After police killings, Bahrain vows to continue fighting terrorism

Twenty-five people were arrested following the worst attack on security forces since a Shiite-led uprising was suppressed in 2011.

Mourners, including family members of policeman Ammar Abdulrahman Ali, hold posters with pictures of UAE police officer First Lt Tariq Al Shehi, during a protest asking the government to implement tougher laws after Ali's funeral procession in Hananya, west of Manama, on March 4. Hamad I Mohammed/Reuters
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ABU DHABI // Bahrain vowed on Tuesday to continue combating terrorism after a bomb killed three policemen including Emirati officer First Lieutenant Tareq Al Shehi.

In an extraordinary meeting, the Bahraini cabinet added three groups to the official list of terrorist organisations. They included the Al Ashtar Brigade which claimed responsibility for the attack on Monday. The Popular Resistance Brigade and another opposition faction, the Coalition Youth of February 14 were also added to the list.

The cabinet also tasked the foreign minister with seeking the groups’ inclusion on international terrorist lists.

In response to the worst attack on security forces since a Shiite-led uprising was suppressed in 2011, 25 people were arrested as the interior ministry said it would “continue to fight terrorism relentlessly.”

Bahrain’s interior minister, Lieutenant-General Shaikh Rashid bin Abdulla Al Khalifa, vowed to catch those responsible and accused Iran of training militants from Bahrain.

“As we have said before, what happens inside our country has foreign links,” he said.

Lt Al Shehi, 41, from Ras Al Khaimah, was the first officer from Gulf forces to die in Bahrain.

Condemning the “heinous act,” Crown Prince Salman bin Hamad Al Khalifa praised the support his country had received from Bahrain’s “GCC brethren”.

The condemnation of the attack came as Bahrain yesterday marked a day of mourning and many called for increased security.

Parliament ended its session early in solidarity with the victims, and some members urged the government to use new antiterrorism rules — implemented last summer — on those behind the attacks.

MP Sawsan Al Taqawi said Bahrain’s government should use the laws to go after the leaders who are pushing young people to riot and “vandalise”.

After closing their session, MPs visited the UAE embassy to offer condolences and meet the ambassador, Mohammed Sultan Saif Al Suwaidi, Ms Taqawi said.

Speaking of Lt Al Shehi, Ms Taqawi said Bahrainis considered him one of their own. “We are calling him one of our children or brothers who was killed in this terrorist attack.”

Bahrain has been rocked by low-level protests since 2011, when the Shiite-led opposition led gatherings to call for an end to what they argued was their economic and political marginalisation. Joint Gulf forces known as the Peninsula Shield entered Bahrain at the King’s request in 2011 to disperse the protests.

Lt Al Shehi was in Bahrain as part of the Gulf Waves force, cooperation included in a Gulf security agreement signed in 2012, Bahraini police said.

Near-daily rallies continue on the island. While many are peaceful, radical fringes of the opposition have increasingly turned to violent tactics such as improvised explosions and attacks on police stations.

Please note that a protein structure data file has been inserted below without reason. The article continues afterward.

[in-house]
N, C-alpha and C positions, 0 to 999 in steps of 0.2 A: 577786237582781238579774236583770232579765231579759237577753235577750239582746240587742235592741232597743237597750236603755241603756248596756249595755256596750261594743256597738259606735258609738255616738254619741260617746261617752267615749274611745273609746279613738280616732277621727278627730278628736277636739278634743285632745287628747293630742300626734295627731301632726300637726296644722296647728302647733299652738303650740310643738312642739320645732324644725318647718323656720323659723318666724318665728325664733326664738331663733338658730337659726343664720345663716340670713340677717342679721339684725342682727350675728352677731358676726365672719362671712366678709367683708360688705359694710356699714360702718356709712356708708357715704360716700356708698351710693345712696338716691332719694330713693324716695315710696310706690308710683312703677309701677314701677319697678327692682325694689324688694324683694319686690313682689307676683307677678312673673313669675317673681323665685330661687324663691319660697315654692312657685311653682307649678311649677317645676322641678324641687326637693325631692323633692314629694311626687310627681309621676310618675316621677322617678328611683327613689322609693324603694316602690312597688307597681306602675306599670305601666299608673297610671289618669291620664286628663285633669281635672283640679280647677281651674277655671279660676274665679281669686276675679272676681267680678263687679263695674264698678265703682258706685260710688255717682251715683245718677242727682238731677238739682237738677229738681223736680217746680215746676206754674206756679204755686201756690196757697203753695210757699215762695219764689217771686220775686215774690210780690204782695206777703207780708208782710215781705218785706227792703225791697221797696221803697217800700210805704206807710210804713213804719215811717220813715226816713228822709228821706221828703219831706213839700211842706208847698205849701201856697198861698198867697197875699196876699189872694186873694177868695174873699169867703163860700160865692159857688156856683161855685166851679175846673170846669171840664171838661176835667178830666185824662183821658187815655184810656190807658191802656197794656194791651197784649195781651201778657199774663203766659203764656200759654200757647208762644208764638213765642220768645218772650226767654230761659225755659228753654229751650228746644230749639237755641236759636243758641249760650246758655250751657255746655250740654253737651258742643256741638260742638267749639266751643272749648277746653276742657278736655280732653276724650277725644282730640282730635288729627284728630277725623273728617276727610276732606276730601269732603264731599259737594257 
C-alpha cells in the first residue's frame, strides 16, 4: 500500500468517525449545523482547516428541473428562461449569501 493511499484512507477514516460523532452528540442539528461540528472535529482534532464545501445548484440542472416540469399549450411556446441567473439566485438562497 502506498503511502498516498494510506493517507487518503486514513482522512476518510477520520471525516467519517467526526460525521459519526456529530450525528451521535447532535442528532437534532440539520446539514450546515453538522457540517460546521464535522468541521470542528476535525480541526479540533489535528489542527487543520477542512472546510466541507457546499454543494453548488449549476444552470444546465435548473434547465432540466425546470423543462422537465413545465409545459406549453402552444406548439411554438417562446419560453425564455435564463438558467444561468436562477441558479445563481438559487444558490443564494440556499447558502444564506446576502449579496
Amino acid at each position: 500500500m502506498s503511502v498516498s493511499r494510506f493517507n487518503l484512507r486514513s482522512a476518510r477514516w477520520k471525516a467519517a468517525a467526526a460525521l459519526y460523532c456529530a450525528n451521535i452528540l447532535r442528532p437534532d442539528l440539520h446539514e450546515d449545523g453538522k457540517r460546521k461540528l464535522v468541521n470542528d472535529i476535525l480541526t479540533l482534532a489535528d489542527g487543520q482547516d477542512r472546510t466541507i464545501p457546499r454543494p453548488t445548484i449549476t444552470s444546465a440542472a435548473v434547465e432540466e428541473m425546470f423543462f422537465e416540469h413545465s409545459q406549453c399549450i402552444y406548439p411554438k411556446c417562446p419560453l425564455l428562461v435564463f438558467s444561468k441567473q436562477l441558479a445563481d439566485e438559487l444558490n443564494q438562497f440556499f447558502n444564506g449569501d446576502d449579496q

Monday’s blast took place outside the village of Daih, when clashes broke out between mourners attending a funeral and police. The bomb was remotely detonated, the interior ministry said, indicating a degree of sophistication not yet witnessed in a string of small bombings that began in the spring of 2013.

Little is known about the Al Ashtar Brigades, which claimed responsibility for the bombing and in a second statement on a Facebook page yesterday called for further unrest.

Speaking to Bahrain TV, the Interior Minister suggested that such radical groups receive outside assistance, possibly from Iran.

In late December, Bahraini authorities said they had seized a boat from Iran carrying explosives, grenades, and fuses.

A coalition of six official opposition groups denied any link to the violence and condemned the blast as a terrorist and criminal act. But the opposition has faced criticism for not explicitly denouncing February 14 and other radical factions.

In a mark of the rising tension on the island, the Shiite opposition political society Al Wefaq said its headquarters was vandalised after the explosion.

The government’s listing of terrorist groups will now put “a lot of added pressure on the societies like Wefaq to distance themselves not only from violence but from violent groups”, said a political analyst close to government sources.

The attack also appears to have derailed attempts to reinvigorate Bahrain’s National Dialogue, a forum aimed at ending a three-year political crisis on the island.

Last month, both the opposition and groups aligned with the government had submitted proposals to the country’s Royal Court Minister to set an agenda for talks.

But after Monday’s attack, a coalition of 10 government-aligned political groups pulled out of the negotiations.

Analysts said that the increasing frequency of such attacks could also signal a growing conflict within the opposition. While groups such as Al Wefaq insisted on remaining non-violent, the street-level protesters often behave otherwise.

“It’s very clear that they don’t have control over a large part of [the street, including] those who are engaged in activities like we saw yesterday,” said Justin Gengler, a senior researcher at the Social and Economic Survey Research Institute at Qatar University.